BEIJING/SHANGHAI (Reuters) - China’s Big Five state-owned banks posted their fastest first-quarter net profit growth in four years, while their ratio of soured debt remained steady.
China’s biggest lenders are in the midst of a revival, posting faster profit growth and generally healthier net interest margins after years of rising bad debt as economic growth slowed down.
The turnaround is in part due to policy initiatives such as debt-for-equity swaps that helped the largest banks deal with rising debt loads, and a widespread crackdown by the government on shadow banking that has given them an edge over smaller peers.
On Friday, Agricultural Bank of China Ltd (AgBank), reported a 5.43 percent rise in first-quarter net profit, while the country’s largest bank, Industrial and Commercial Bank of China Ltd (ICBC), said its net profit grew 4 percent over the same period.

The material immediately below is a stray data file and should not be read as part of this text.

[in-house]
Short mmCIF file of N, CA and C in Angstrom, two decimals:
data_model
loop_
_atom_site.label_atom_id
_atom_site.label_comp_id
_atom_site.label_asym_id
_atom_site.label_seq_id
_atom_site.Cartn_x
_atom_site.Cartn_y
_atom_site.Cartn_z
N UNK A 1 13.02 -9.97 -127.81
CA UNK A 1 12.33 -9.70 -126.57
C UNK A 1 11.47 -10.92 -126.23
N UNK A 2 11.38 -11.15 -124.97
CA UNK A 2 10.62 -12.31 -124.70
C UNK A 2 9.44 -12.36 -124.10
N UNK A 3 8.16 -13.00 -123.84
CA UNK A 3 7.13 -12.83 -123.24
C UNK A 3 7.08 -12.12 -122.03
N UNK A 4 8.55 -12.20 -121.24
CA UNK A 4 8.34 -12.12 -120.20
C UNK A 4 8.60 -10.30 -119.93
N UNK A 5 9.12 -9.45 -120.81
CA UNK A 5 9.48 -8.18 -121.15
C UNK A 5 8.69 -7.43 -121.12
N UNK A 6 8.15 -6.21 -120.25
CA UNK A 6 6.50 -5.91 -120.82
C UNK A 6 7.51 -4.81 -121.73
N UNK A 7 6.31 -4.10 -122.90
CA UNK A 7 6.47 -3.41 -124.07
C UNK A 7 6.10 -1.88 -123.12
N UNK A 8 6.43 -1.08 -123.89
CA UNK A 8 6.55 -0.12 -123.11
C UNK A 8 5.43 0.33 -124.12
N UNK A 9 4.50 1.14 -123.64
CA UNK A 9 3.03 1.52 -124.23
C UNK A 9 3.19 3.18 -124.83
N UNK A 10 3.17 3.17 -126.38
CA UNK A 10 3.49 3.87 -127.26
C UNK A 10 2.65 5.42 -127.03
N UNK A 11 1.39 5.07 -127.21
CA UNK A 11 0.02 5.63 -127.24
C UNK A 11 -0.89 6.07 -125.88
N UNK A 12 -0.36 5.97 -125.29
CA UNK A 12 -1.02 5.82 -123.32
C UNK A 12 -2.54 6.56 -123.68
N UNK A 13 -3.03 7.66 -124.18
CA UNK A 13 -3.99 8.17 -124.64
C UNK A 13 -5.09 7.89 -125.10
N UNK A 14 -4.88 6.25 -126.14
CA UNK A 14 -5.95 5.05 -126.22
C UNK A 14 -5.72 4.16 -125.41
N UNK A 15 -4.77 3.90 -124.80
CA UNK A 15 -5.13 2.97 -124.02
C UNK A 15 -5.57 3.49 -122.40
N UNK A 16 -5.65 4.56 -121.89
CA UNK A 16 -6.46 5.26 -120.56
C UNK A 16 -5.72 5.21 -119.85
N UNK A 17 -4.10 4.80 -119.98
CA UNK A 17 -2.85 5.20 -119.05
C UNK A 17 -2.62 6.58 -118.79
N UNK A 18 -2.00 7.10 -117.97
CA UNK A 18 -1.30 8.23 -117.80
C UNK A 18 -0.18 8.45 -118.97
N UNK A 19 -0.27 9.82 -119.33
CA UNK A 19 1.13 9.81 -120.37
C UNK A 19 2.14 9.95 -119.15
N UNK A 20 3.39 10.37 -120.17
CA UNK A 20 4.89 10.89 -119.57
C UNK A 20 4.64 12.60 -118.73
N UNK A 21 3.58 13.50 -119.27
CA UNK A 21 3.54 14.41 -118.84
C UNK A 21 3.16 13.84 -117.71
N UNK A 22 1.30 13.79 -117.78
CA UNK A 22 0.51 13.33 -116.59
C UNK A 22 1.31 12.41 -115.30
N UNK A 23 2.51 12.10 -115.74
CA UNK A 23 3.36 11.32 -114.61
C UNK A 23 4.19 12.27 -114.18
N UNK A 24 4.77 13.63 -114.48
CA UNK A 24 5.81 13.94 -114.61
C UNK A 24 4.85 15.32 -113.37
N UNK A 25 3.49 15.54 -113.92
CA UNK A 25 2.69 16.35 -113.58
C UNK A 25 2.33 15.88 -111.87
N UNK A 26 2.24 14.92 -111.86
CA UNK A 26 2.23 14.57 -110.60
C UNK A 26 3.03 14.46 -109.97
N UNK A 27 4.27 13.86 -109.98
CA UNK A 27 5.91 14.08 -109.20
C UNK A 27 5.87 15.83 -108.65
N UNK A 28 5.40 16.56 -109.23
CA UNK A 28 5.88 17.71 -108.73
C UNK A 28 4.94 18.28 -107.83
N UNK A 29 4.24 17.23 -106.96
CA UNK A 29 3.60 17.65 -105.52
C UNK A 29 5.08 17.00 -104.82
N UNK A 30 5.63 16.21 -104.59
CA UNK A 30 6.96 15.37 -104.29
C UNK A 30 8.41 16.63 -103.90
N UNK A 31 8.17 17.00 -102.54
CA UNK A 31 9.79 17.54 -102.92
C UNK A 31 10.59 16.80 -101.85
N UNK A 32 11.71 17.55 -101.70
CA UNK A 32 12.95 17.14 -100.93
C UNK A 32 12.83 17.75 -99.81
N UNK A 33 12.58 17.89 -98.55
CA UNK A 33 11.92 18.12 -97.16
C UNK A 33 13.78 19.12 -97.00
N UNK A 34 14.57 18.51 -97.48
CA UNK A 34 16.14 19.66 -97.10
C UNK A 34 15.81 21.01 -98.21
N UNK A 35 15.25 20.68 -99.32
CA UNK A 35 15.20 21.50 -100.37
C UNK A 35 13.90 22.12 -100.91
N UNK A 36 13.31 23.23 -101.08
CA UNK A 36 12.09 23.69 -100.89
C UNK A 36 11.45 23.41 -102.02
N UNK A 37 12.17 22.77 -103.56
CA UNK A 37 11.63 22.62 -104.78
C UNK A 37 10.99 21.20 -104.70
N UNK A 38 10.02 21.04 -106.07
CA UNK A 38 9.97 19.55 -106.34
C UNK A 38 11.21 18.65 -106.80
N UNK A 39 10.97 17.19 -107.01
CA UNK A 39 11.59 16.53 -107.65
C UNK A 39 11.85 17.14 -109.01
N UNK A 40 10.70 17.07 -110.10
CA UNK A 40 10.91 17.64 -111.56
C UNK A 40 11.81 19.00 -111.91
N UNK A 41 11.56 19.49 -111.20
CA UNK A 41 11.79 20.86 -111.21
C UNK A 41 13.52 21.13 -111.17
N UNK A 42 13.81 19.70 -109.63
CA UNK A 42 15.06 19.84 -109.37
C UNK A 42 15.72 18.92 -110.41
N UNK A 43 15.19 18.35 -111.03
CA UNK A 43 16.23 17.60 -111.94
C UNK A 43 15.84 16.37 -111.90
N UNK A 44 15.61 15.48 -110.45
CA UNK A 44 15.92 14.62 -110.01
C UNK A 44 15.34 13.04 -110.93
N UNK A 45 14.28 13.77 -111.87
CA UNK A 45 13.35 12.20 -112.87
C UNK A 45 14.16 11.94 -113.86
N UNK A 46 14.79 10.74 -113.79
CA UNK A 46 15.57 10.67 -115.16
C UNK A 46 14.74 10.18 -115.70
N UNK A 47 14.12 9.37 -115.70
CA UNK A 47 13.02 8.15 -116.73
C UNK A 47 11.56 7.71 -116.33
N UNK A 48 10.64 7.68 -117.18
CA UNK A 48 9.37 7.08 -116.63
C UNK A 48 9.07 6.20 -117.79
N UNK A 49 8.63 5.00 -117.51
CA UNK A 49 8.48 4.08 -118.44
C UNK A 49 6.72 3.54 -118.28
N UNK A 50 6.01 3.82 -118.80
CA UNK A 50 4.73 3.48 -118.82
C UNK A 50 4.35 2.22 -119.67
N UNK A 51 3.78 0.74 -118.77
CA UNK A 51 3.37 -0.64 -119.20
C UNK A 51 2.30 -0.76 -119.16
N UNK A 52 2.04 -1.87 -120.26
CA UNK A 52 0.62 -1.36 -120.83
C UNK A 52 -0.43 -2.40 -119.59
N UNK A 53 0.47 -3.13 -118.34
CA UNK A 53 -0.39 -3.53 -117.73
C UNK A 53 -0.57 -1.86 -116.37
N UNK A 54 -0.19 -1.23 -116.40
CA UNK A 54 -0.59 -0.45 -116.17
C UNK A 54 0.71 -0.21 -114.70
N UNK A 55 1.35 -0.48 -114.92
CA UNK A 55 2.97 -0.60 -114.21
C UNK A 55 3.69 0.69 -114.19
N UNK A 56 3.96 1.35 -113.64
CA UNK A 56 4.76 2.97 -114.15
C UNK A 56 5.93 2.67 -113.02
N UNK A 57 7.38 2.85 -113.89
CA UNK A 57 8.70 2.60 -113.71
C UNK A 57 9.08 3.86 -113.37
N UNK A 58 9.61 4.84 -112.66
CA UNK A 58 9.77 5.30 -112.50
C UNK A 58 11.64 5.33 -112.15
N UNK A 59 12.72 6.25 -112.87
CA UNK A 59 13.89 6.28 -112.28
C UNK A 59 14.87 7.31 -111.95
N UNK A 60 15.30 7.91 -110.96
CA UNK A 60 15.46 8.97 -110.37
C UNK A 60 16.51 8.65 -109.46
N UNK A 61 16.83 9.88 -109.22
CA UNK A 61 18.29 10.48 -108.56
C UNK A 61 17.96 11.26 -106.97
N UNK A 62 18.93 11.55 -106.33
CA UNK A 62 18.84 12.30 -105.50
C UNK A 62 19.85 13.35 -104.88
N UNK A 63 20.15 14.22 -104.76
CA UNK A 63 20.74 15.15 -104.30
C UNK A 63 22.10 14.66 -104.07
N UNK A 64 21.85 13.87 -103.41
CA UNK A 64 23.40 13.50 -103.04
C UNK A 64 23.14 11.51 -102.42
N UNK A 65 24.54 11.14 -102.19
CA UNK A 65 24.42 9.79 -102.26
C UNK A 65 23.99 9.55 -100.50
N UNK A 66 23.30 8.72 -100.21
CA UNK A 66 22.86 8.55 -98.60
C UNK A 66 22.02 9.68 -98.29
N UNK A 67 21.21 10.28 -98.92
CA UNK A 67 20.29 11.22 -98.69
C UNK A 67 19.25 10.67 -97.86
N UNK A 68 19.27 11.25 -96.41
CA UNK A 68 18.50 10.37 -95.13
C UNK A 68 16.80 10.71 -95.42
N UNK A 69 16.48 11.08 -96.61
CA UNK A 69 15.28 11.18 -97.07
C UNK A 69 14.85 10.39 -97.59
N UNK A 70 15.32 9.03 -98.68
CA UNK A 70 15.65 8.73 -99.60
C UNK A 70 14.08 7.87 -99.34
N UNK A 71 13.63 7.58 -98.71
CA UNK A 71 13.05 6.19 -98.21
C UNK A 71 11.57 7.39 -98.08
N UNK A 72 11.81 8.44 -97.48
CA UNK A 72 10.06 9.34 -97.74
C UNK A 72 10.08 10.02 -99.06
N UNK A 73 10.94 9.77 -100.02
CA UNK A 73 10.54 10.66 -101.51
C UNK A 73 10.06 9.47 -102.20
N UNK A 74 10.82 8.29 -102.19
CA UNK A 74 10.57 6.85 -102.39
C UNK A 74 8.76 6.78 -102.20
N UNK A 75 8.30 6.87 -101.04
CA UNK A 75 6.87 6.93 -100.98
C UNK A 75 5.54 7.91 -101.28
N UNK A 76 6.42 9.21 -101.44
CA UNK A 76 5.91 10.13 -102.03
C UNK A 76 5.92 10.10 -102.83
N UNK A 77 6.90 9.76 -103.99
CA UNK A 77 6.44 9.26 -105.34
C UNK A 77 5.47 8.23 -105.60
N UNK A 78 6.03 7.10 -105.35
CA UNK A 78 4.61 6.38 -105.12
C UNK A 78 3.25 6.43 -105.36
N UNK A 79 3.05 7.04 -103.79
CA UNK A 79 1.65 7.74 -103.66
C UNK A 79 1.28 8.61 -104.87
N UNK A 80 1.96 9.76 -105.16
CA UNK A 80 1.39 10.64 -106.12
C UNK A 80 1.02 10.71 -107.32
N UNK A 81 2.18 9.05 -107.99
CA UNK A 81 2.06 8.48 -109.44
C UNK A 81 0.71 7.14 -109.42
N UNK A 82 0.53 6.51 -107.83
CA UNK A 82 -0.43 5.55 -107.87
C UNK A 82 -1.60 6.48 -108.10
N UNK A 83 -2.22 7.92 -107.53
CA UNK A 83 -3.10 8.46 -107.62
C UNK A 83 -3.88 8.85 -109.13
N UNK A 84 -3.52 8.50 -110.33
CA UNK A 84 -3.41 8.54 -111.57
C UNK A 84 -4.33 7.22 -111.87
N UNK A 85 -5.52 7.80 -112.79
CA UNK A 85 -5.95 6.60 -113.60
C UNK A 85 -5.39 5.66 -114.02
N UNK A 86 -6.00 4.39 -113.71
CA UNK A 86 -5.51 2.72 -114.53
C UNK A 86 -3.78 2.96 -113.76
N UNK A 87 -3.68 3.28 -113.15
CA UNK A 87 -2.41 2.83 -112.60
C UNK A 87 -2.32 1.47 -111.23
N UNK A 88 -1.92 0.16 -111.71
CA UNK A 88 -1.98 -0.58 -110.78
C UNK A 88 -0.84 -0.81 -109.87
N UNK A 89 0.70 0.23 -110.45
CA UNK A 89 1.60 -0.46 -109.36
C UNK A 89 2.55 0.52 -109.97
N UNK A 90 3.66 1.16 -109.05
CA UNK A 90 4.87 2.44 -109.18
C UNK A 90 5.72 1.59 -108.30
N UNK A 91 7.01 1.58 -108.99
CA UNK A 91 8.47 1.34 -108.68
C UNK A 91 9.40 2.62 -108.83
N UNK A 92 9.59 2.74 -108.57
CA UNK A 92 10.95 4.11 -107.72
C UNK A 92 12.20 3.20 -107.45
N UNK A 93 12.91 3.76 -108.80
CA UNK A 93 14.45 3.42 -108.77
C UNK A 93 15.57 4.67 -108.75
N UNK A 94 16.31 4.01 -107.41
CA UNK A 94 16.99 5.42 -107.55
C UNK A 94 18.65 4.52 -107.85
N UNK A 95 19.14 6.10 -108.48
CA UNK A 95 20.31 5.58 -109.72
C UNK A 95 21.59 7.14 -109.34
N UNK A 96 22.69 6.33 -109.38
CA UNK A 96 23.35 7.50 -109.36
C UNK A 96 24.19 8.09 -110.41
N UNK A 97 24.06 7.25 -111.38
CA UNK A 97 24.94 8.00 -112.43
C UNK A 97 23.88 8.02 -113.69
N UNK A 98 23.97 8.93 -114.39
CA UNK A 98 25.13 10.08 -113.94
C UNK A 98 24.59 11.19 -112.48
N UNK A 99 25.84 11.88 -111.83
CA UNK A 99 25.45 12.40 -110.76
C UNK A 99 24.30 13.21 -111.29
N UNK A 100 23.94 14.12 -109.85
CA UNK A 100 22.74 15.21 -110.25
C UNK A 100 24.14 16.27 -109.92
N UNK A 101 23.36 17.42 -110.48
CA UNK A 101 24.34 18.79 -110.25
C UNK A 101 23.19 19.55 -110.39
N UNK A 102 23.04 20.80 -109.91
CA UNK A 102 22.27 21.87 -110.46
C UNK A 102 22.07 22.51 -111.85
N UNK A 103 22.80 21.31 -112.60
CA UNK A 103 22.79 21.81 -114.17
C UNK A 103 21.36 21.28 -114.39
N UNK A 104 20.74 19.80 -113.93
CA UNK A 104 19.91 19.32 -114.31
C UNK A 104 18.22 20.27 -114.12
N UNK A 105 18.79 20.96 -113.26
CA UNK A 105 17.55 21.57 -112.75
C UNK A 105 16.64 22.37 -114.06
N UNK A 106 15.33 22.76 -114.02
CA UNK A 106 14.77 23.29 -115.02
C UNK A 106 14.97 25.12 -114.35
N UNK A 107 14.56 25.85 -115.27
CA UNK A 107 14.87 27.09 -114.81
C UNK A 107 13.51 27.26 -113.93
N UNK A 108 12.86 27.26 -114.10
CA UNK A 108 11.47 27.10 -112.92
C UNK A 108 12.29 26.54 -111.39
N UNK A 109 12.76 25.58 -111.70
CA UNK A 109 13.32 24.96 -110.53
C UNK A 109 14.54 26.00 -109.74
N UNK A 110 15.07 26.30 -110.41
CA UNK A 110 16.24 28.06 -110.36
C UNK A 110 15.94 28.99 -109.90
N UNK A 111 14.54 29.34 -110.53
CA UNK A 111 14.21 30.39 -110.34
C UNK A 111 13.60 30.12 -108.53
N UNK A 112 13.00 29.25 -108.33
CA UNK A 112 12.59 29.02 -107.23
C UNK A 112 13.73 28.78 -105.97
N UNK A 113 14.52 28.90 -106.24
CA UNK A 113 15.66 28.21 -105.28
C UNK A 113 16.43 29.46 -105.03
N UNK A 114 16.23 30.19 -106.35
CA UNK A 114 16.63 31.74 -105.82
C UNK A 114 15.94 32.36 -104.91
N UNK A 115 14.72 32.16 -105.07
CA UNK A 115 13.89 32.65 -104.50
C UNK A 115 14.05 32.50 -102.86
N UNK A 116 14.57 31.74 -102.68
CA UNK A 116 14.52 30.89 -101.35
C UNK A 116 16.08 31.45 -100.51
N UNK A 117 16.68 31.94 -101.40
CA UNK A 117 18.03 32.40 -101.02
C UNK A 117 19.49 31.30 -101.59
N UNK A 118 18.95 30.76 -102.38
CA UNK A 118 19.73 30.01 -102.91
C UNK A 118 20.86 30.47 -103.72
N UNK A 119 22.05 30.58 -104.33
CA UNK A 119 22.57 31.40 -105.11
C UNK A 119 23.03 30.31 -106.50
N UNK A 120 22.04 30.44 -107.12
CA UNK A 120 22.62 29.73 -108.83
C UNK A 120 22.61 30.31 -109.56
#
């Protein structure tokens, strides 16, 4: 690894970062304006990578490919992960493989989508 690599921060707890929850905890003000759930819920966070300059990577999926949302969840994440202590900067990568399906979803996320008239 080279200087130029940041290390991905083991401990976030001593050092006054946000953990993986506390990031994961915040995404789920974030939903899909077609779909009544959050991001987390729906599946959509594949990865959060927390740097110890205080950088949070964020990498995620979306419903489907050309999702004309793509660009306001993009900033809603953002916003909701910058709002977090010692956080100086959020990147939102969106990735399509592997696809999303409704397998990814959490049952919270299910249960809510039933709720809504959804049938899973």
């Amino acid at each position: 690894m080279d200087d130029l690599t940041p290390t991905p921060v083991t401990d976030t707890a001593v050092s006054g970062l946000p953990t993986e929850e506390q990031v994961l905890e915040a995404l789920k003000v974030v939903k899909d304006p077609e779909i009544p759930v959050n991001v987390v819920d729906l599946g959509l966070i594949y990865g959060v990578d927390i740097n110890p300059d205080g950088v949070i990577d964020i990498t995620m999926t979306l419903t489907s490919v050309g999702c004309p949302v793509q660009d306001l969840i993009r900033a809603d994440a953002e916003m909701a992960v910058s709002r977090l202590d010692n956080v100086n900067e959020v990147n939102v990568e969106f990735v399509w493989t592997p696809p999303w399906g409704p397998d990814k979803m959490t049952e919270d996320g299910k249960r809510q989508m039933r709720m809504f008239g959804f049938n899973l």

Bank of Communications Co Ltd (BoCom) and Bank of China Ltd (BoC), followed suit with net profit growth of 4 percent and 5 percent respectively.
The results marked the fastest profit growth in four years for a first quarter for all the banks.
On Thursday, China Construction Bank Corp (CCB) had also posted its fastest first-quarter growth for four years.
The non-performing loan ratio at ICBC, AgBank, and BoC fell slightly, while for CCB and BoCom, the ratio was steady.
Net interest margins (NIM) - the difference between interest paid and earned by banks and a key gauge of profitability - are trending up for ICBC and CCB and have done so for the last four quarters.
AgBank doesn’t publish its first-quarter NIM. BoCom and BoC saw narrowing or steady margins.
“Looking ahead into 2018, we can see that the measures taken to reduce risk are also reducing the problem of idle funds in banks,” Jimmy Leung, the China financial services leader at PwC, said in an April statement.
“At the same time, new regulations will push up compliance costs and rising interest rates will affect the cost of capital,” he added.
Reporting by Engen Tham in Shanghai, Shu Zhang and Matthew Miller in Beijing; Editing by Neil Fullick